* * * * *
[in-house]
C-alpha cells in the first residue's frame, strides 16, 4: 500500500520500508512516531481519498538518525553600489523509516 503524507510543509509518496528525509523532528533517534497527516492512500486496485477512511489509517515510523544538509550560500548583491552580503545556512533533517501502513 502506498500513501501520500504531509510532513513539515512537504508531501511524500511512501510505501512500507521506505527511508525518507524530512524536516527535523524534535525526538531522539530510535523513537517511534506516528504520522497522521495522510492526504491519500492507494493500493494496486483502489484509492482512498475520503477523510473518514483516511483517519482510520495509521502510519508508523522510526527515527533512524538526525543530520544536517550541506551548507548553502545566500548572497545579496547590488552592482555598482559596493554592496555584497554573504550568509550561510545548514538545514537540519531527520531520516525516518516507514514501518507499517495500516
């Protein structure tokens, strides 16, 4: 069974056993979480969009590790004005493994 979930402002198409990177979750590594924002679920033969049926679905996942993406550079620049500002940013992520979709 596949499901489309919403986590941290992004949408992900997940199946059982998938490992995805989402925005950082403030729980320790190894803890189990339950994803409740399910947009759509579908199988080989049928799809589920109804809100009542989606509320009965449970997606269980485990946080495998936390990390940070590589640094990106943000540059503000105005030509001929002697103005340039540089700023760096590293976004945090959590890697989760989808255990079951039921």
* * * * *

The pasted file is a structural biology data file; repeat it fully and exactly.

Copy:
[in-house]
C-alpha cells in the first residue's frame, strides 16, 4: 500500500520500508512516531481519498538518525553600489523509516 503524507510543509509518496528525509523532528533517534497527516492512500486496485477512511489509517515510523544538509550560500548583491552580503545556512533533517501502513 502506498500513501501520500504531509510532513513539515512537504508531501511524500511512501510505501512500507521506505527511508525518507524530512524536516527535523524534535525526538531522539530510535523513537517511534506516528504520522497522521495522510492526504491519500492507494493500493494496486483502489484509492482512498475520503477523510473518514483516511483517519482510520495509521502510519508508523522510526527515527533512524538526525543530520544536517550541506551548507548553502545566500548572497545579496547590488552592482555598482559596493554592496555584497554573504550568509550561510545548514538545514537540519531527520531520516525516518516507514514501518507499517495500516
């Protein structure tokens, strides 16, 4: 069974056993979480969009590790004005493994 979930402002198409990177979750590594924002679920033969049926679905996942993406550079620049500002940013992520979709 596949499901489309919403986590941290992004949408992900997940199946059982998938490992995805989402925005950082403030729980320790190894803890189990339950994803409740399910947009759509579908199988080989049928799809589920109804809100009542989606509320009965449970997606269980485990946080495998936390990390940070590589640094990106943000540059503000105005030509001929002697103005340039540089700023760096590293976004945090959590890697989760989808255990079951039921």